Simon Harvey of the SLP
Exactly one week before the Socialist Alliance was agreeing its attitude towards the general election, the Socialist Labour Party's national executive committee was having its routine meeting, receiving reports from the regions and various sub-committees.
A debate on the general election was not scheduled for the September 23 NEC. But the subject came up when Brian Gibson reported on discussions on the question in his region, the North East.
General secretary Arthur Scargill took everyone aback by announcing that nationally Socialist Labour would contest no fewer than 100 seats. Considering that in 1997, when our party had more than 2,000 enthusiastic members, a target of 100 candidates was also set, yet we could only muster 63, it seemed to several NEC members that Arthur was speaking in the spur of the moment, and would perhaps temper his impetuosity after more careful consideration.
After all, today, by contrast, our membership is reduced to a rump of a few hundred inactive, atomised individuals. Most branches are either defunct or existing on paper only and the party's income continues to decrease, as more and more members drop out or simply stop paying through lack of contact with any party officer. Some NEC members had thought we ought to be ready with perhaps a dozen candidates in constituencies where we still have some semblance of an organised presence. Of course no executive member would dare voice the opinion that the SLP ought to cooperate with the SA - even in the unlikely event that such a thought entered their head.
The September-October issue of the internal Socialist Labour Party Information Bulletin announces the formation of an elections sub-committee, which will "allocate the number of seats to be contested in each of the party's regions". Obviously Scargill cannot count on any more than a handful of the remaining Constituency SLPs actually offering to stand a candidate themselves.
So the question is, will Scargill find 100 candidates? And how will he get the £50,000 needed just to pay the deposits? It is not beyond the bounds of possibility that some mysterious donor will come up with the hard cash.
I have already commented on the fact that NEC member Dave Roberts went off on a jaunt to Libya as the SLP's official representative at Gadaffy's youth congress in September 1999 - although Scargill obviously thought that discretion was the better part of valour and Socialist News did not report this act of diplomatic prostitution (Weekly Worker April 27).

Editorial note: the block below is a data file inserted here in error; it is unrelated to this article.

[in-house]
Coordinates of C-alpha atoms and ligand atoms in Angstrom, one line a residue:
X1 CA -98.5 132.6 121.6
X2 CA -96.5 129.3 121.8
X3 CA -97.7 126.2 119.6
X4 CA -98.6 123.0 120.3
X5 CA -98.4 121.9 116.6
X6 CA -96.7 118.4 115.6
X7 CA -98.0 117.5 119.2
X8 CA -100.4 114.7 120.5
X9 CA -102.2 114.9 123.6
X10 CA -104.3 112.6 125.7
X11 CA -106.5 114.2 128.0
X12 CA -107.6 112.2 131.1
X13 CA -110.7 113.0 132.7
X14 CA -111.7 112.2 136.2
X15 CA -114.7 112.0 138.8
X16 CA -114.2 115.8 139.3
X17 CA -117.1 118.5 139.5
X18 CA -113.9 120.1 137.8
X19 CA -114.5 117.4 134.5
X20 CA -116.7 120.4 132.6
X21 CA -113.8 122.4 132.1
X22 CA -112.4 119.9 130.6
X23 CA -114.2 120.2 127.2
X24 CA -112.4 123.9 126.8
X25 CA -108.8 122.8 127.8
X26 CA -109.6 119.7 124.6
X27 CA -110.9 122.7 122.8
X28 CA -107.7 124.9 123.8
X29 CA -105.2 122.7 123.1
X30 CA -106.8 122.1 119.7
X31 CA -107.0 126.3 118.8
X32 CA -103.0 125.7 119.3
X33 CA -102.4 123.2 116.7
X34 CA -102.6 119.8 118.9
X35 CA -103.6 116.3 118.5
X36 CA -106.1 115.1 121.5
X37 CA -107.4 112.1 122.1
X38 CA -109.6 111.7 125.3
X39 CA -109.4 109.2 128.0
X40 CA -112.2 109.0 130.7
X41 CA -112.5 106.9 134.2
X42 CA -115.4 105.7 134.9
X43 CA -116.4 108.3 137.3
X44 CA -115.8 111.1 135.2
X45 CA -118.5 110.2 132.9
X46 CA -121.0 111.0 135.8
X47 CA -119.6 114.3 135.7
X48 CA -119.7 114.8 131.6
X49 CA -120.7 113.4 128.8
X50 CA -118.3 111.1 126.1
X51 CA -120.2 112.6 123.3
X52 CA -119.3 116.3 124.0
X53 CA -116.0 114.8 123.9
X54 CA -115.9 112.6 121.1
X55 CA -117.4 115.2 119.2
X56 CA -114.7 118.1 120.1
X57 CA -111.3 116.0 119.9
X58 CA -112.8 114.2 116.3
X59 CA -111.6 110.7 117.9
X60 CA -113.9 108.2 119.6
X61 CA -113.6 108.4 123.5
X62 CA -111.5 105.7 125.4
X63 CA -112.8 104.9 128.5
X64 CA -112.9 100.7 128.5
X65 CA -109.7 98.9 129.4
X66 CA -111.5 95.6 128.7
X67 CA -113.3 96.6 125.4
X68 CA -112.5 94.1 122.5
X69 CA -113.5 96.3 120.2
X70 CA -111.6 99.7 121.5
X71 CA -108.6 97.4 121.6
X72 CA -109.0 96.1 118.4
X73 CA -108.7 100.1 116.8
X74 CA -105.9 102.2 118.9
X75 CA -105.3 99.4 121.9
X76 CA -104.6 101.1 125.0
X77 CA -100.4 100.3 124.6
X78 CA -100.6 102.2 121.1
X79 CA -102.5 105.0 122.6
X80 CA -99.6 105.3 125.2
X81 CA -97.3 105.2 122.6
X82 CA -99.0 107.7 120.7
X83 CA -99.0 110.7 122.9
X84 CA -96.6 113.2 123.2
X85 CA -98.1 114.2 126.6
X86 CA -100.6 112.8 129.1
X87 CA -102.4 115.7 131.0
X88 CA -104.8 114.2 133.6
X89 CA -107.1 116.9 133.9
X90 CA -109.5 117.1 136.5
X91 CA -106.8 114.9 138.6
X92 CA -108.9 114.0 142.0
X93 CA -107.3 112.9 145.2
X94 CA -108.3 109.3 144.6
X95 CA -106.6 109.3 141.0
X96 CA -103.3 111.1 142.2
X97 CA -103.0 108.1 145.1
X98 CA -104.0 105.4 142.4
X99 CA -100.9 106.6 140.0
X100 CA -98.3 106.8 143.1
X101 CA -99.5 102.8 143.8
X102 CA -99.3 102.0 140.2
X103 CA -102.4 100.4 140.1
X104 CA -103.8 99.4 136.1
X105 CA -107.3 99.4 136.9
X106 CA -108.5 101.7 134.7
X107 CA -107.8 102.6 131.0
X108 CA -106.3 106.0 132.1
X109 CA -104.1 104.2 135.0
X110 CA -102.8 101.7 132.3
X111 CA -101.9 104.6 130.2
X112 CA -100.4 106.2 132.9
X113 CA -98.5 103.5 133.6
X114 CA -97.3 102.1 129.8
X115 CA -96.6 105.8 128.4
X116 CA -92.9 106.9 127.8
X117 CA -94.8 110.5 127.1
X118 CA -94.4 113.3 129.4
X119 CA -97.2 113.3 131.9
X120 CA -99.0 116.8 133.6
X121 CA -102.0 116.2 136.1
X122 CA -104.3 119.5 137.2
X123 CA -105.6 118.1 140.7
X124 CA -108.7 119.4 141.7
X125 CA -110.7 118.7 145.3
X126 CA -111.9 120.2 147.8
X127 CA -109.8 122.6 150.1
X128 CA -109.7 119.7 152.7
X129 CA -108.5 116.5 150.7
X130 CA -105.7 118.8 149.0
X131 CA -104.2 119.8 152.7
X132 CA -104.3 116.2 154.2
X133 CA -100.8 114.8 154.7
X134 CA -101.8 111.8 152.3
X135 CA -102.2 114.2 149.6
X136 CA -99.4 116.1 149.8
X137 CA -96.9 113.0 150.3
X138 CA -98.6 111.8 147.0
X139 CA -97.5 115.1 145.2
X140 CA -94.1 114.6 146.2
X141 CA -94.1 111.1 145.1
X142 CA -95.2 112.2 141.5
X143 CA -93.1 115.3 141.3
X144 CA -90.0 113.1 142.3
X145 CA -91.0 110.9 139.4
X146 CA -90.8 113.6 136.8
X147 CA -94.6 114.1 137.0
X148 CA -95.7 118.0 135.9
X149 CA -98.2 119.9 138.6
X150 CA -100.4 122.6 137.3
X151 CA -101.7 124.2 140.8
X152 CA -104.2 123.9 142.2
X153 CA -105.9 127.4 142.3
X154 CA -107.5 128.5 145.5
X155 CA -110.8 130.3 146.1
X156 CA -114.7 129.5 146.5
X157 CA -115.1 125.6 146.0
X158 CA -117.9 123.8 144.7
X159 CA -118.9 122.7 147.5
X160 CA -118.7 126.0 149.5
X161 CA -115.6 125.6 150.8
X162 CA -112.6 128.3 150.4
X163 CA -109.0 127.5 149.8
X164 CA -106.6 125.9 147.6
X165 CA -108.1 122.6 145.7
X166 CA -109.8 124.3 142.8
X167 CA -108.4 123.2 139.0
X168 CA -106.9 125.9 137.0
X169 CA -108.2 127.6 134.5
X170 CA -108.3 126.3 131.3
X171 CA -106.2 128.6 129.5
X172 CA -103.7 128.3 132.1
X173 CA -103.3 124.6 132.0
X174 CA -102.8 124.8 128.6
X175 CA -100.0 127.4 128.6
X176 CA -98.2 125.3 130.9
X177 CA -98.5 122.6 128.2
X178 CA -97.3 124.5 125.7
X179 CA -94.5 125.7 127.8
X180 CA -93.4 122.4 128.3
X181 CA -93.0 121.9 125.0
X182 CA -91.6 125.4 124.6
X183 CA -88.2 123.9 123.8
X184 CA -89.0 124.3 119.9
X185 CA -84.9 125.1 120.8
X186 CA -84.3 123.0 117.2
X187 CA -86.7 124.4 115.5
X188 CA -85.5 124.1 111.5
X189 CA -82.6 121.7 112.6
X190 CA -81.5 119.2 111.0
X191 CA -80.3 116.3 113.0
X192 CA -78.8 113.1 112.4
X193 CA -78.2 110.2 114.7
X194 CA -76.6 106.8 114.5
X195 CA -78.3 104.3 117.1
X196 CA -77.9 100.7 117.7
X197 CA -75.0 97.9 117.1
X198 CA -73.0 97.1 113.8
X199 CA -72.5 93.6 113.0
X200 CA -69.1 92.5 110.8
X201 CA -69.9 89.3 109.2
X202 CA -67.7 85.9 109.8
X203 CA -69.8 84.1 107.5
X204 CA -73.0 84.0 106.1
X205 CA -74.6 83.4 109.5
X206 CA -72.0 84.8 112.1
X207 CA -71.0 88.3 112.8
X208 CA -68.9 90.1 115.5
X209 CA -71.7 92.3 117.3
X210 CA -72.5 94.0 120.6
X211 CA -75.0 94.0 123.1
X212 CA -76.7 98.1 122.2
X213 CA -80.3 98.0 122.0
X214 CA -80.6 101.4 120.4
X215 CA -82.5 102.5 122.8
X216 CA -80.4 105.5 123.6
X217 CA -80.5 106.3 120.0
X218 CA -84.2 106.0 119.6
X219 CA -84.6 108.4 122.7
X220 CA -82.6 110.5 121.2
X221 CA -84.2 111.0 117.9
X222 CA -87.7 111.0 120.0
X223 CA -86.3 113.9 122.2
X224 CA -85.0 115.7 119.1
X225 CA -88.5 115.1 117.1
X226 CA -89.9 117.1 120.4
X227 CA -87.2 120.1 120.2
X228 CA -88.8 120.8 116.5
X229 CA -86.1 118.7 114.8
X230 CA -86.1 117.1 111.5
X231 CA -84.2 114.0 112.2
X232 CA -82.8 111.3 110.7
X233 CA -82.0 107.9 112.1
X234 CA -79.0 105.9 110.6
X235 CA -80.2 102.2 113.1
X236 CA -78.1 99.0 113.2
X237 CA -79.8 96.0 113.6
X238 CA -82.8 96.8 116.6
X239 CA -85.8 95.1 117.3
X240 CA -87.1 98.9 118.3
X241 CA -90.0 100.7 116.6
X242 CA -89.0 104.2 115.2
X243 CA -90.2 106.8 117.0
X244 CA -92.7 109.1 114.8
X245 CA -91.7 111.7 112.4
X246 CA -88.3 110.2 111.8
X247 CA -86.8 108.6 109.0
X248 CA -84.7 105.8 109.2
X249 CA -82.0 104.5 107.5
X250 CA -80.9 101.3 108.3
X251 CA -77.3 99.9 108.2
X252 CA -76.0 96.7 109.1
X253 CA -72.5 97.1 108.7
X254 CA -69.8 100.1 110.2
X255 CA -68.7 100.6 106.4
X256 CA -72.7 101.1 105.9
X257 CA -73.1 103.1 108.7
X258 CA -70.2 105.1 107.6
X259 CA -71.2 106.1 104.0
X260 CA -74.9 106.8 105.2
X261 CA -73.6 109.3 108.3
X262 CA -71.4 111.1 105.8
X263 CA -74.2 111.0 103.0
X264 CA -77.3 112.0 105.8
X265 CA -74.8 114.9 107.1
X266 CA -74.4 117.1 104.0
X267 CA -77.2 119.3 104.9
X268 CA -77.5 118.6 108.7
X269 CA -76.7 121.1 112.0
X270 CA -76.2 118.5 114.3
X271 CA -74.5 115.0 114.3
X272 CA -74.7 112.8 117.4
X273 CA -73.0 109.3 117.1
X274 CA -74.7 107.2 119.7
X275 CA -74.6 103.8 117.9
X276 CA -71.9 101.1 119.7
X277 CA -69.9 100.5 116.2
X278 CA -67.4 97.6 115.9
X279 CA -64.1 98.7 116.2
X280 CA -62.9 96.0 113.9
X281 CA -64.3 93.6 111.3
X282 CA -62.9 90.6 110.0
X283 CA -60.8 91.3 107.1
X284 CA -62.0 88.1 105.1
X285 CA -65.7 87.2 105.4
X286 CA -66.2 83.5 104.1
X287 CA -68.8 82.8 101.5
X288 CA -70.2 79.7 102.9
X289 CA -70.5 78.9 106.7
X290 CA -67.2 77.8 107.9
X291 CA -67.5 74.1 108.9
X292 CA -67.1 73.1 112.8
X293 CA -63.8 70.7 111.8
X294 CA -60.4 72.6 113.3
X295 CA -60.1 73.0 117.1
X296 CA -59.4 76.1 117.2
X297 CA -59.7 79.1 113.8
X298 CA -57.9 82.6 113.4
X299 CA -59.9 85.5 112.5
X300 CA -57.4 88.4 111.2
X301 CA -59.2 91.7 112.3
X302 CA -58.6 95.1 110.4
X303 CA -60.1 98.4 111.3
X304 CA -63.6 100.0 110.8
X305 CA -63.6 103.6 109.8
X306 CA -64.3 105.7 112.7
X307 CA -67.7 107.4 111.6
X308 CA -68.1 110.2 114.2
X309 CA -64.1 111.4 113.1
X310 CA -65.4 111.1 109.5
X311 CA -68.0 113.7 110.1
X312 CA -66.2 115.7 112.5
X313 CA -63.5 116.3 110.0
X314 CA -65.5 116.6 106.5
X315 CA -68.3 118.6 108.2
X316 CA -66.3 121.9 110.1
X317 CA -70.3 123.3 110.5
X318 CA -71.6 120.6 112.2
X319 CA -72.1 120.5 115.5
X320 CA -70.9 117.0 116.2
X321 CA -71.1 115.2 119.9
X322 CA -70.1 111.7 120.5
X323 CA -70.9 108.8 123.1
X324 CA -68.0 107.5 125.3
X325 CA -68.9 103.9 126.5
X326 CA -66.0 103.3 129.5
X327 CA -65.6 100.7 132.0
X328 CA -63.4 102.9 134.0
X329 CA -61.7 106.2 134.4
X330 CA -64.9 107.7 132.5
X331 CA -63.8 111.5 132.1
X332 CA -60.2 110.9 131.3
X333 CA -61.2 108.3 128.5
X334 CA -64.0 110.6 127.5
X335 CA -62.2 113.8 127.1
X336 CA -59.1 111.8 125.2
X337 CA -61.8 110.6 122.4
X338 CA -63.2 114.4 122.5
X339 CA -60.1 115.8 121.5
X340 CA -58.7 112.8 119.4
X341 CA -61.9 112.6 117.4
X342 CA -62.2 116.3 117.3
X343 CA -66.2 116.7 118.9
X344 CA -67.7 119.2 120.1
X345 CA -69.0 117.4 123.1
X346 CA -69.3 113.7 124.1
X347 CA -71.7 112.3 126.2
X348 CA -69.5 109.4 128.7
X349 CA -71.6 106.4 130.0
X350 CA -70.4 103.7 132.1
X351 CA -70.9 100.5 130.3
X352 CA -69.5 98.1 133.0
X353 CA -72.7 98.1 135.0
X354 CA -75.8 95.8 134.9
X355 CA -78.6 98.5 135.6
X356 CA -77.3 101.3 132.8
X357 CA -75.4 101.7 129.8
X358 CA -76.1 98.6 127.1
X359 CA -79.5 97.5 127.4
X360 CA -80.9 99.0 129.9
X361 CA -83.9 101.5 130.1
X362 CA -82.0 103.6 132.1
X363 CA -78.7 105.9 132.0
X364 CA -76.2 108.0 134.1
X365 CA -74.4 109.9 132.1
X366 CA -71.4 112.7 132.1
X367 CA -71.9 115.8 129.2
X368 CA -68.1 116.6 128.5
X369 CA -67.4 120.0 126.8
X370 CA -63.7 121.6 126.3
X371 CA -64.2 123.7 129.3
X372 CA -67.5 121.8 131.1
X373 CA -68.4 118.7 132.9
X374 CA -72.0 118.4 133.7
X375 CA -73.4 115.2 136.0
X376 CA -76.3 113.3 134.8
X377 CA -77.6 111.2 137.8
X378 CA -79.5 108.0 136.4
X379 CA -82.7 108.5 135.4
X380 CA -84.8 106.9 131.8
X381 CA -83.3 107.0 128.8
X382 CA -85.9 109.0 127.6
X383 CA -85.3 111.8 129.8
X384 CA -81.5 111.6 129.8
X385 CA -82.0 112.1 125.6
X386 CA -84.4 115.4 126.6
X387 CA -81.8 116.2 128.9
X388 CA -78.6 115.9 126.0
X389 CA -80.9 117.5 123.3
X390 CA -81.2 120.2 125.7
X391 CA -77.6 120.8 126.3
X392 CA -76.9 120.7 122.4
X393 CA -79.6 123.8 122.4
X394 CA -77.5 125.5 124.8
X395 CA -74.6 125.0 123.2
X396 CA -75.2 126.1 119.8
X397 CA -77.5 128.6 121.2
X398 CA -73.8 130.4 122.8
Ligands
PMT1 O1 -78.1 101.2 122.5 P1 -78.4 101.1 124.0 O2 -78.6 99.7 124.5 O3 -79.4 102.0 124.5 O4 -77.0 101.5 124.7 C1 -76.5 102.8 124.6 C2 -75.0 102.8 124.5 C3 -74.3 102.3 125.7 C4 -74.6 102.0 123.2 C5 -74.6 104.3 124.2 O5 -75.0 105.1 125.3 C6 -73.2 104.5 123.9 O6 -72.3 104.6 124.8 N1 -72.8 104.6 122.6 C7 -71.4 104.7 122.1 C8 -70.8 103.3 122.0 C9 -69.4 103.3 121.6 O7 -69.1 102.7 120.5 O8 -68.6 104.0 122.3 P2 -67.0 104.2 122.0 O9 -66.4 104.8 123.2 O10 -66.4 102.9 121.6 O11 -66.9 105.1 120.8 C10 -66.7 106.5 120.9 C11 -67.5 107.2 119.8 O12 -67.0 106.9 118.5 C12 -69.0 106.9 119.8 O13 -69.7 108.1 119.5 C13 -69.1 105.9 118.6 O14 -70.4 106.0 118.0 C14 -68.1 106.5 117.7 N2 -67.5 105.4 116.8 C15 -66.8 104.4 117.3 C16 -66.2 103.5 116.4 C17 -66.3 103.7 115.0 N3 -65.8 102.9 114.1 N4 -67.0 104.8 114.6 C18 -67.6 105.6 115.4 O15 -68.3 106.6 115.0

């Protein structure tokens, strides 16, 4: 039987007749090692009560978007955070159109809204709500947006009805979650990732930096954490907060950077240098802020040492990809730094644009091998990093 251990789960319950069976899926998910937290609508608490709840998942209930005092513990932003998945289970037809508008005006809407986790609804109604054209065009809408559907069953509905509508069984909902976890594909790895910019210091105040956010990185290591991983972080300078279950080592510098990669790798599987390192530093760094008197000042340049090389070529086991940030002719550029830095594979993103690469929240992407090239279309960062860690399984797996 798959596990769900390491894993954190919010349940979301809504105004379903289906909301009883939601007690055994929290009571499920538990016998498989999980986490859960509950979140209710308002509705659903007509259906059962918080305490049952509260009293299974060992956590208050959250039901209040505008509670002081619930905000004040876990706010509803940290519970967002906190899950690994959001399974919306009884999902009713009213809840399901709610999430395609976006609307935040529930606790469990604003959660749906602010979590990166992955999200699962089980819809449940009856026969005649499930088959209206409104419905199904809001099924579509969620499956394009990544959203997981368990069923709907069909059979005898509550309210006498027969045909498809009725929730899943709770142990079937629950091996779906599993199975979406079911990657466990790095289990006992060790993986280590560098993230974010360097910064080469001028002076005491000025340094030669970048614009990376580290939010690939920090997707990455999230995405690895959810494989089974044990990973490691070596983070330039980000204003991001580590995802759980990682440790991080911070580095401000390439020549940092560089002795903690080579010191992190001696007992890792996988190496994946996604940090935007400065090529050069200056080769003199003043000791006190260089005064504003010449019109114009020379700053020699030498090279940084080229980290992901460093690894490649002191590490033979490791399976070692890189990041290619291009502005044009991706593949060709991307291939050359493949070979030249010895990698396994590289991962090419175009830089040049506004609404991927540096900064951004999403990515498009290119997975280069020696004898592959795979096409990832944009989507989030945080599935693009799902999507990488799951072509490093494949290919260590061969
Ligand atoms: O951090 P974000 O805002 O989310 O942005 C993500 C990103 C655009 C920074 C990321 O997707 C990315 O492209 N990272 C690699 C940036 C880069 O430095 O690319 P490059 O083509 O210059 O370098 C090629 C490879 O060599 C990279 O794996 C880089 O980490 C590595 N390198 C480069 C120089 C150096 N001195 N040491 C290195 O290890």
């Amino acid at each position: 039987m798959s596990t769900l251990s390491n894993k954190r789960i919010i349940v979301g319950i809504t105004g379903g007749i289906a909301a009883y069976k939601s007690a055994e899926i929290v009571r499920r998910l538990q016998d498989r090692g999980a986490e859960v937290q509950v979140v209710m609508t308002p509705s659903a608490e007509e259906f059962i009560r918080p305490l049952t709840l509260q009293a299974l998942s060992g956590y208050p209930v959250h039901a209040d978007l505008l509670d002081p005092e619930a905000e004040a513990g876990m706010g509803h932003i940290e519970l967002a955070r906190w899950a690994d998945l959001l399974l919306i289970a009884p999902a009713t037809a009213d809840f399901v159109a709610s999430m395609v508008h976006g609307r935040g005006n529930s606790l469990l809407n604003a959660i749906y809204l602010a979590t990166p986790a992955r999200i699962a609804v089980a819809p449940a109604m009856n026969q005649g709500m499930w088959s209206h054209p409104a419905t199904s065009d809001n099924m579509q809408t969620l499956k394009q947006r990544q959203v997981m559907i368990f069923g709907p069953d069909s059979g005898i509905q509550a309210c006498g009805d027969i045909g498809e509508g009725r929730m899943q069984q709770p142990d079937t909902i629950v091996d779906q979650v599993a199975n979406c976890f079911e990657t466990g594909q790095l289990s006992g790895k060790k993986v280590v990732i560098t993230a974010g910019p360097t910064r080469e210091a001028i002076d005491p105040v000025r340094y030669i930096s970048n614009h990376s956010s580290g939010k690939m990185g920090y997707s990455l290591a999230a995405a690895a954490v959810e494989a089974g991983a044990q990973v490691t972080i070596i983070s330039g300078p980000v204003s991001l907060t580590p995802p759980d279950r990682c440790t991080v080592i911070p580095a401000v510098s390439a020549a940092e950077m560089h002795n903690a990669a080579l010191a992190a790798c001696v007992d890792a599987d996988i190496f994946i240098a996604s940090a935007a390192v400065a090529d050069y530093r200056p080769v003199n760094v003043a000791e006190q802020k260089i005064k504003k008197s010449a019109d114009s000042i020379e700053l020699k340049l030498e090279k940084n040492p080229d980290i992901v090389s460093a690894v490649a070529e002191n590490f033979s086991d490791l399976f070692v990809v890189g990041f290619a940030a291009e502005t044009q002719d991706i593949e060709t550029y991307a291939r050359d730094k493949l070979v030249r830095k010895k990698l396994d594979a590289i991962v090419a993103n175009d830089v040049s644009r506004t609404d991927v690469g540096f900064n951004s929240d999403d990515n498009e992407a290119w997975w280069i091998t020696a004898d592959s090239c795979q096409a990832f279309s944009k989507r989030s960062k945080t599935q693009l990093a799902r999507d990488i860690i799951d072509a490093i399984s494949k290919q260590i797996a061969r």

Now I see that three comrades - Liz Screen, Ian Johnson and Mick Appleyard - have just returned from Belgrade, where they were acting as observers at the September 24 Yugoslav elections. The SLP was "invited by the Socialist Party of Serbia" to send representatives, according to the Bulletin. Slobodan Milosevic is, as we know, desperate for friends in the west.
However, be that as it may, the story of Scargill and his '100 candidates' does carry a lesson for some on the left, such as the 'minimalists' of the Socialist Alliance. A little determination and initiative can work wonders - and sometimes bring unexpected results.
Of course it remains to be seen whether Scargill's ambitious electoral challenge will actually materialise - with or without the help of a wealthy benefactor.
Singh a new tune
One member of the NEC who definitely will not be throwing himself into the SLP's election campaign is a certain Sohan Singh, a supporter of the ranting Economic and Philosophic Science Review.
Comrade Singh turned up at last weekend's conference of the Socialist Alliance at Coventry - his home town - and made a speech from the floor. Although he introduced himself as "recently of the SLP NEC", he is still a member of the elected leadership, despite his failure to attend its meetings.
His speech came over as reasonably sympathetic to the alliance project. Comrade Singh said he was for "maximum unity, maximum conflict" - the left could work together while simultaneously fighting the ideological battle to "revive Marxism-Leninism".
However, the copy of the EPSR that 'Paul' subsequently handed out seemed to carry a rather different emphasis: "Purely organisational manoeuvring around the illusion-riddled 'socialist alliances' is coming towards a crescendo in the run-up to the September 30 Coventry conference of the SA network," writes the anonymous author (although who could mistake the inimitable style of Royston Bull, EPSR editor and former SLP vice-president?).
"Sadly all these 'alliance' manoeuvres look like adding up to the most fraudulent posturing yet inflicted on the proletariat by the fake 'left', and it would be good if these conferences heard exactly that warning."
Sorry, Roy, but Sohan's contribution did not quite come over like that. There again, he always was one of the most unlikely members of the EPSR gang - far too mild-mannered.
I was, however, pleased to note the presence in Coventry not only of many former Socialist Labour Party members, but a few current ones - apart from comrade Singh, that is. I am glad to say that they were taking a rather more constructive view of the proceedings. A real movement for unity, which actually stands a chance of advancing towards the aim of a single working class party, is preferable to Scargill's sectarian go-it-alone madness - any time.